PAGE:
Rise Capitals Articles To Educate And Inspire

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March 13, 20248 min read

"Homeschooling is an investment in intellectual capital that often leads to financial freedom through customized education fostering entrepreneurial spirit and innovative thinking."

- Rise Capital

How Homeschooling Contributes to Financial Freedom



This topic can be touchy, but I'm not very touchy-feely. Strangers on the internet can suck, leaving rude comments on opinionated articles, which they are free to do, and I am free to ignore them. Likewise, you’re not only free but encouraged to ignore this stranger-on-the-internet author who may have opinions different than yours.

If you find yourself disagreeing or upset by any views expressed by this author, please move on to a different author who inspires and motivates instead of angers you. No judging here. The purpose of this series is to critically examine our choices and make the best decision for you, especially if it’s different from mine: that probably means you did it right.


We've been homeschooling over 10 years now; I lost count and don't even know what grade my kids would be in. With so many people now getting a taste of homeschooling as never before due to the unprecedented physical distancing advisories, business owners are beginning to experience how much homeschooling can contribute to the freedom we crave: which is likely why we began our entrepreneurial journeys in the first place.

Why did you become an entrepreneur? Most of us dream that entrepreneurship is the gateway to some type of freedom whether it's freedom from bosses except the worst one, yourself; freedom from set schedules or places to live; and hopefully if we do it right, financial freedom.


Running a business is hard work physically and especially mentally, so to overcome that the entrepreneur’s call of freedom away from something or toward something must be powerful. Freedom is paramount, but if you’re running a business for profit, you’re not in this for the hobby or philanthropy: you’re in it to make money. If you’re honest, maybe even deep down you hope to get financially free off this endeavor to buy yourself some more time and location freedom as well. How does homeschool play into that freedom?

I’m a landlord or landlady or whatever, a full-time investor, and by that I mean I work part time. I didn’t get into this business to hustle, 10x, crush it, or grind my way through life: I wanted to spend more time relaxing doing what I enjoy with my favorite people, most of whom I made in my womb. Their dad is pretty cool too and usually gets invited to hang out with us. So it only makes sense that with that freedom we would want the added freedom of not being tied to a school schedule or location.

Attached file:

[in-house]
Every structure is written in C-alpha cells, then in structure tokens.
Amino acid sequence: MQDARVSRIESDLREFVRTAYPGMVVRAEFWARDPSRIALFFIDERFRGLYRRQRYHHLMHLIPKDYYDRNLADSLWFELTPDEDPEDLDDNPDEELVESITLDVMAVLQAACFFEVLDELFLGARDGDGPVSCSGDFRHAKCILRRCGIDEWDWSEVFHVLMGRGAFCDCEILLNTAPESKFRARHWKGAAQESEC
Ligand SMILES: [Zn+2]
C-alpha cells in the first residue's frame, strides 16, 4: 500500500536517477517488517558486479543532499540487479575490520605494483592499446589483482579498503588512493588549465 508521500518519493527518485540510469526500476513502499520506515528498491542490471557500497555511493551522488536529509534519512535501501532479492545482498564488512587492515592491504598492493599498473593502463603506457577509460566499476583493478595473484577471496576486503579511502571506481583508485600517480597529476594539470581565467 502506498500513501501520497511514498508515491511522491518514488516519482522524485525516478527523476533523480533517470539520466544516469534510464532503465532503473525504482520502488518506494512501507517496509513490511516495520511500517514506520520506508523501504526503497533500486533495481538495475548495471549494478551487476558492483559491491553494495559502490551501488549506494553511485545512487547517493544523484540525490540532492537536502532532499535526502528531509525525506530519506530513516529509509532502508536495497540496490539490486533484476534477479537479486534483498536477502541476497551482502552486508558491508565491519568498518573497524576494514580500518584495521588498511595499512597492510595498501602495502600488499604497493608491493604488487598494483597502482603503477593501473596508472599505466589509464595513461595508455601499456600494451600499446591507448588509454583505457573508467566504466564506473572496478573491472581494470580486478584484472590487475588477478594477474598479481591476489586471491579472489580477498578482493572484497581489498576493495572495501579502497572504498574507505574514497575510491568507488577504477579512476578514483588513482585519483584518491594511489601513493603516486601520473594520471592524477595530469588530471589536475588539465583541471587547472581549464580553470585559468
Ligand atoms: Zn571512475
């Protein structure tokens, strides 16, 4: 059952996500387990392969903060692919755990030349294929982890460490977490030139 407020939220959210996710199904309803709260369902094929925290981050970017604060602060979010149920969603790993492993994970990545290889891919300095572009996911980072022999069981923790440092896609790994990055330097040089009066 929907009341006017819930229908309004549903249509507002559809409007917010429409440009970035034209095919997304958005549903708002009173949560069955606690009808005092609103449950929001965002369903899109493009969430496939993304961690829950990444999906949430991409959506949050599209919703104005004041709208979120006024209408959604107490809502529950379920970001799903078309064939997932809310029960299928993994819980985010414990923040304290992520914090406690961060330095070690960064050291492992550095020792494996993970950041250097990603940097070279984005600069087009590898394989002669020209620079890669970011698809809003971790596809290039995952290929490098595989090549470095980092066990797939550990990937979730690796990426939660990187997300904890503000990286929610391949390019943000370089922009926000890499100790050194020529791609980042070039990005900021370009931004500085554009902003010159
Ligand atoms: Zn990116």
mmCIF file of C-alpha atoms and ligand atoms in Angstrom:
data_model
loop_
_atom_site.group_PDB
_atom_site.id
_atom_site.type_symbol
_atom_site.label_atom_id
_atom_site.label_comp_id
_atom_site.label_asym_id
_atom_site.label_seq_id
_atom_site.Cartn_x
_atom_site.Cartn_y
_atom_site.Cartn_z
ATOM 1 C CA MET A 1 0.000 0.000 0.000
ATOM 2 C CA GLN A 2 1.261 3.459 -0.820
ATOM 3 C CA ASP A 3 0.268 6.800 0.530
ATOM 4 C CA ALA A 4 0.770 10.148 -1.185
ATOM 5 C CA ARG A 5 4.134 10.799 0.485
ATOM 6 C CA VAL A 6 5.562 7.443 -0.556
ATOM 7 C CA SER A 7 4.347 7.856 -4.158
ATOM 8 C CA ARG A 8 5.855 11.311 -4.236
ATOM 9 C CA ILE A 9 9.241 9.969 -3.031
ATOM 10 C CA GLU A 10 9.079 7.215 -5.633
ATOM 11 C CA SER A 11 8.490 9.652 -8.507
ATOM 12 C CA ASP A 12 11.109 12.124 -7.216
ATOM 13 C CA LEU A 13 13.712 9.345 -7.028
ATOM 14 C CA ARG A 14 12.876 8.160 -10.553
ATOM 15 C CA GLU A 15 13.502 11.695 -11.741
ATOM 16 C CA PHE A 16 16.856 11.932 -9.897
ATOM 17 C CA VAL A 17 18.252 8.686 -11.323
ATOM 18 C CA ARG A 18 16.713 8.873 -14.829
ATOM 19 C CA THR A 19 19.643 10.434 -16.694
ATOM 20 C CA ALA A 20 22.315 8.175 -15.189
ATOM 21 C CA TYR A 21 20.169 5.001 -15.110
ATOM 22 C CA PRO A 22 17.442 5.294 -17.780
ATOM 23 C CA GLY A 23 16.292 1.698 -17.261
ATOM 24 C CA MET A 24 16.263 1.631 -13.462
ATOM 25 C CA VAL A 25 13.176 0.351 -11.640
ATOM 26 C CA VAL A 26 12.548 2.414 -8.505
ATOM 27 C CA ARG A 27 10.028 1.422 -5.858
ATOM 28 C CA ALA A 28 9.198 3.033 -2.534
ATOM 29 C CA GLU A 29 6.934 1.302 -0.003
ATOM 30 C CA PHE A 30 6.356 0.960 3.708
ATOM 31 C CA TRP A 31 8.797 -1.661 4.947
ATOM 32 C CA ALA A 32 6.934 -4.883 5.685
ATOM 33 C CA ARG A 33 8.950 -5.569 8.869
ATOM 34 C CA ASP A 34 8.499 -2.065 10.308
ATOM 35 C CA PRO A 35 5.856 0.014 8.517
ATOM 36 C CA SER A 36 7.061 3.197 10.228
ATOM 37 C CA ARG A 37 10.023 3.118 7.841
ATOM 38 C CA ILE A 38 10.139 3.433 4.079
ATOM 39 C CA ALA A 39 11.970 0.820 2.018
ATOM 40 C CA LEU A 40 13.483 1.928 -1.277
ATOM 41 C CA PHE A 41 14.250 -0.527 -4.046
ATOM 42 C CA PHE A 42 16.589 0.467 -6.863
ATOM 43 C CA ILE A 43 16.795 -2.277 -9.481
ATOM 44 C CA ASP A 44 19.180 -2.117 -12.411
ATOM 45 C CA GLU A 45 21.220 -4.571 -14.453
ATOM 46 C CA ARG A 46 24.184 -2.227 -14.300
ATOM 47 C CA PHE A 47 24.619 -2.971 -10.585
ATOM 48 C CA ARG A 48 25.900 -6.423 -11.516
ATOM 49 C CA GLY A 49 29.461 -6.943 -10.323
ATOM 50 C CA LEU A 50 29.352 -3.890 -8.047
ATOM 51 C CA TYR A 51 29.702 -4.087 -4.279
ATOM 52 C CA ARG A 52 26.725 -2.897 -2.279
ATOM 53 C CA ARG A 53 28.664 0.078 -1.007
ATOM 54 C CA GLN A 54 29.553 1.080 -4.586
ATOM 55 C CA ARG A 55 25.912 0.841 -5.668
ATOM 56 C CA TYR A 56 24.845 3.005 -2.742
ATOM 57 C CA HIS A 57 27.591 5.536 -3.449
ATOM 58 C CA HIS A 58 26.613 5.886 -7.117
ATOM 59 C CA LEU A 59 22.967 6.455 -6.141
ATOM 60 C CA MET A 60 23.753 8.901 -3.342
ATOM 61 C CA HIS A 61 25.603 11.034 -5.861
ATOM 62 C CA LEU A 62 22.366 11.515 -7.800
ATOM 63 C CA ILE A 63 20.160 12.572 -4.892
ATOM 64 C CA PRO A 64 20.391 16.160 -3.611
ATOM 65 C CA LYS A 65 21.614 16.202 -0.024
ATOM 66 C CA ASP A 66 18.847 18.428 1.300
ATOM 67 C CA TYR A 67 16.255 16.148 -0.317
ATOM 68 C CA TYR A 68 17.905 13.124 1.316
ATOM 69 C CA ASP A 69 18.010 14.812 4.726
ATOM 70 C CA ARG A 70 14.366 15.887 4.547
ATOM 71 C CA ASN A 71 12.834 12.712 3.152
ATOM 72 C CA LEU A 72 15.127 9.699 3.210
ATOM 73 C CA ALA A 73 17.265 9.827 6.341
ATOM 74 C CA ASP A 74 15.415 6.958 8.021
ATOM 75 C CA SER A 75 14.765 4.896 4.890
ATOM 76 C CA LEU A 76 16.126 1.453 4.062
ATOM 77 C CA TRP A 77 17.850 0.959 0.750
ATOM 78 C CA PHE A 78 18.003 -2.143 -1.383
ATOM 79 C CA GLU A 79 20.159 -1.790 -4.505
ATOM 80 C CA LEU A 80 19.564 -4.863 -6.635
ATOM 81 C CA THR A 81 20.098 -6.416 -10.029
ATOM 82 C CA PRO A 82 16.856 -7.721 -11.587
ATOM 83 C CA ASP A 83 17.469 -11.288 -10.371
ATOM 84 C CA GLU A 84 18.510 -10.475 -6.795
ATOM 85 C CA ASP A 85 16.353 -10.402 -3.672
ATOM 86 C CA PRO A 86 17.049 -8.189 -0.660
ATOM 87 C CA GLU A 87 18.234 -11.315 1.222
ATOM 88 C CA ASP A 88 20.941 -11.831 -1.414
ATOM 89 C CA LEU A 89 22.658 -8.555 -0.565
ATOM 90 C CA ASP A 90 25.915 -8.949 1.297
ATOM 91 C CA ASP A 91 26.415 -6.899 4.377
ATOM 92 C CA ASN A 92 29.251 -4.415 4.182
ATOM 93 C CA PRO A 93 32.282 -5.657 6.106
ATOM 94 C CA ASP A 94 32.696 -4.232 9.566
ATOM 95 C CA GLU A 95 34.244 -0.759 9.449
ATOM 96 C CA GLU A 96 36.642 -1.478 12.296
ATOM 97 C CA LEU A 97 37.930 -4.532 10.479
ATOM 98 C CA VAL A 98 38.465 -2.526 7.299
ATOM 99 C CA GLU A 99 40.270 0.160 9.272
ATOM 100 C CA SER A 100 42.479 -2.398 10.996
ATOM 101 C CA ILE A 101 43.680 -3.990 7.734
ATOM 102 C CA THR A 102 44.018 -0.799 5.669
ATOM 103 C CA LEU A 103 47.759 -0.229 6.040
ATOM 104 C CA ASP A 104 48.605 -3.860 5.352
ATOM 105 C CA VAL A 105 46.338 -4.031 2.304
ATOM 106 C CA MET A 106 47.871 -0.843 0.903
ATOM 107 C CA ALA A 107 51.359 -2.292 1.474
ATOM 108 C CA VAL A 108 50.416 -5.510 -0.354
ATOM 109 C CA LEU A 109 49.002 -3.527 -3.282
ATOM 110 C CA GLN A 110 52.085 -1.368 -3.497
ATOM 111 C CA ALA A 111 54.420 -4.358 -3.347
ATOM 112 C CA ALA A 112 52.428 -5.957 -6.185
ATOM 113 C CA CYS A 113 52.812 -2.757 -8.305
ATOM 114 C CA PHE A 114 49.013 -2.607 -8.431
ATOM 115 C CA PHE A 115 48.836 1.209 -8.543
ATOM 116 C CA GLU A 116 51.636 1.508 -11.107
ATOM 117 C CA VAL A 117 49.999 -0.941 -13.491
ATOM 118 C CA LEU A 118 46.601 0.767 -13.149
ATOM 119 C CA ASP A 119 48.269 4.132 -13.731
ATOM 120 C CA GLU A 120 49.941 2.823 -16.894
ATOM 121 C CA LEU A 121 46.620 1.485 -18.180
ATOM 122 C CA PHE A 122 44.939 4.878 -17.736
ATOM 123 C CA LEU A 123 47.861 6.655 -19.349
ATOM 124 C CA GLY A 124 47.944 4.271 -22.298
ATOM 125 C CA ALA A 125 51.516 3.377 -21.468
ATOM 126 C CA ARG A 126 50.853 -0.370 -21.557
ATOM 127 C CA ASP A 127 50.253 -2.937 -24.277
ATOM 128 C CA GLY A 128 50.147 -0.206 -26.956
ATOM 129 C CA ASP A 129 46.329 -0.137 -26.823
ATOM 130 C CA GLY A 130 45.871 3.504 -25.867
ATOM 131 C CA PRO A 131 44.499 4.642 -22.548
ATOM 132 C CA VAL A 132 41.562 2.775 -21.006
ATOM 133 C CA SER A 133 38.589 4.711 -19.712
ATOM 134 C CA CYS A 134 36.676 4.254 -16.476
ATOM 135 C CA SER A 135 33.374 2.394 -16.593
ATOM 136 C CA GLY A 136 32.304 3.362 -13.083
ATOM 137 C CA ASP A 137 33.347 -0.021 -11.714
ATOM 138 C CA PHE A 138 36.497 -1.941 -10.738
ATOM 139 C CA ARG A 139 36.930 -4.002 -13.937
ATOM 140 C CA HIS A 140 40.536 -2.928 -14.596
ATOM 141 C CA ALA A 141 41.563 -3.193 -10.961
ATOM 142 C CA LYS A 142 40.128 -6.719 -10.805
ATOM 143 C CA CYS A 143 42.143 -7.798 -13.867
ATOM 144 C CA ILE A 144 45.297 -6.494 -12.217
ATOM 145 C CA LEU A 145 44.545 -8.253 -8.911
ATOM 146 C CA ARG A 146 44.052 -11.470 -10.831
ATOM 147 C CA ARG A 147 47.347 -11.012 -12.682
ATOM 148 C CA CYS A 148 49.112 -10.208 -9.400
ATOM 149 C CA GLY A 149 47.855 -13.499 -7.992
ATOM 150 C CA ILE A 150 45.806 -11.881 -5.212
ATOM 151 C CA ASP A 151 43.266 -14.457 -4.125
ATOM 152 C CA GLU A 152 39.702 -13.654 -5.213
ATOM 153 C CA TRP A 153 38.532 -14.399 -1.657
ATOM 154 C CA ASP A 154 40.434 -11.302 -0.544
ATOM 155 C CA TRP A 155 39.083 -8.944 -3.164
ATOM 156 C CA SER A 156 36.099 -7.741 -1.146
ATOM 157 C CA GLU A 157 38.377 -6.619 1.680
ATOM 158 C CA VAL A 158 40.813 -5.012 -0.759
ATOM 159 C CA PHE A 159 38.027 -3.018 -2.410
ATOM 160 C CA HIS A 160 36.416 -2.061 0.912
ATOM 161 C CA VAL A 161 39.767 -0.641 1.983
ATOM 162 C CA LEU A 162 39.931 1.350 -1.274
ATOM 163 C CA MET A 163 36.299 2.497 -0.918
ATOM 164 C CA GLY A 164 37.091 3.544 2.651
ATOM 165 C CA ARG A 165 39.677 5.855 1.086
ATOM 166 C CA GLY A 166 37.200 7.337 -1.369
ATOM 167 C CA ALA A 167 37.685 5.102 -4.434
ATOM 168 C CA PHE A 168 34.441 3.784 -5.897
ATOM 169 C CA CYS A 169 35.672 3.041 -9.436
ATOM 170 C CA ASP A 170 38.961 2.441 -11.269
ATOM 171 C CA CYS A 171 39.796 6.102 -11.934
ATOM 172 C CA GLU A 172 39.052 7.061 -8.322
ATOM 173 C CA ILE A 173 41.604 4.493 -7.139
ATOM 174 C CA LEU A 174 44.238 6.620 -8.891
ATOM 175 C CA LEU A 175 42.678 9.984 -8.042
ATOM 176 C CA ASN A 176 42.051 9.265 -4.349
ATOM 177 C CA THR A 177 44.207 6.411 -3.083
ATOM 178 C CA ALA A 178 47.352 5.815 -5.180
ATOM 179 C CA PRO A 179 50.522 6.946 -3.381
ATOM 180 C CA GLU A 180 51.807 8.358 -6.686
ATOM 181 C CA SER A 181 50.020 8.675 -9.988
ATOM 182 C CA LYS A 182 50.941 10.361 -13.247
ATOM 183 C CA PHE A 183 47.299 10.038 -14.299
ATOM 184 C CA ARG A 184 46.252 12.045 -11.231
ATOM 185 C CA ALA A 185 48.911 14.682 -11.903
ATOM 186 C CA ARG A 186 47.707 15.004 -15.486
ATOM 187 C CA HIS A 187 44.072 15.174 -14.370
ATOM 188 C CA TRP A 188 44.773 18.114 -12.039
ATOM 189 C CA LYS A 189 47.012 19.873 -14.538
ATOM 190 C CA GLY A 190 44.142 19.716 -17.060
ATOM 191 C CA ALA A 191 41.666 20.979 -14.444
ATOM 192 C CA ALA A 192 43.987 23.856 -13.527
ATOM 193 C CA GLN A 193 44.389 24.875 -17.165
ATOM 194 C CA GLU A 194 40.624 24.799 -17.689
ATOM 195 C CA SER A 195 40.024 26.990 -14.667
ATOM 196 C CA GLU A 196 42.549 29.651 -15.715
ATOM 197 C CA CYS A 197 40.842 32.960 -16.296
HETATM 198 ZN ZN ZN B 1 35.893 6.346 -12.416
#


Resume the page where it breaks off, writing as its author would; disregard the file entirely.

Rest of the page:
I don’t like getting bossed around, and you probably don’t either based on your choice of entrepreneurial career. With so much time spent dealing with the demands public school put on me between volunteering, the backpack and paperwork shuffle, packing lunches, monitoring their lunch account funding and getting them in trouble for buying ice cream instead of food, laying out tomorrow's clothes, doing it wrong and explaining my life choices to a grade-school teacher, the anxiety of the 3pm tornado of everyone exploding into the still and quiet house, the extra-curricular rush of karate because school PE wasn’t good enough, or piano lessons because school music wasn’t good enough, or tutoring because school wasn’t, well, you get the point. Add onto that an IEP for a kid with mystery special needs and staff size larger than the West Wing who reported us to CPS anyway, another ADHD slow worker in a demanding GT program, feeling criticized at every turn, school became this stay-at-home mom’s nightmare. I decided to quit that part-time job and get an actual part-time job that made actual money.


Each kindergartener I started into the school system increased my time and commitment there so much so that I even decided not to have any more children because I couldn’t handle the demands of so many kids in school. The first time I got the, “Well, you did choose to have five children,” comment as if to say I should willingly accept all the stress and hot mess frazzle because we brought it onto ourselves (we had one more kid anyway for a half dozen, so there!) I admitted that my lifestyle and the school culture were a bad fit. On top of all that, when my oldest tested into all GT subjects for middle school and was told to drop several due to not having time for all the homework, I realized we had to walk away.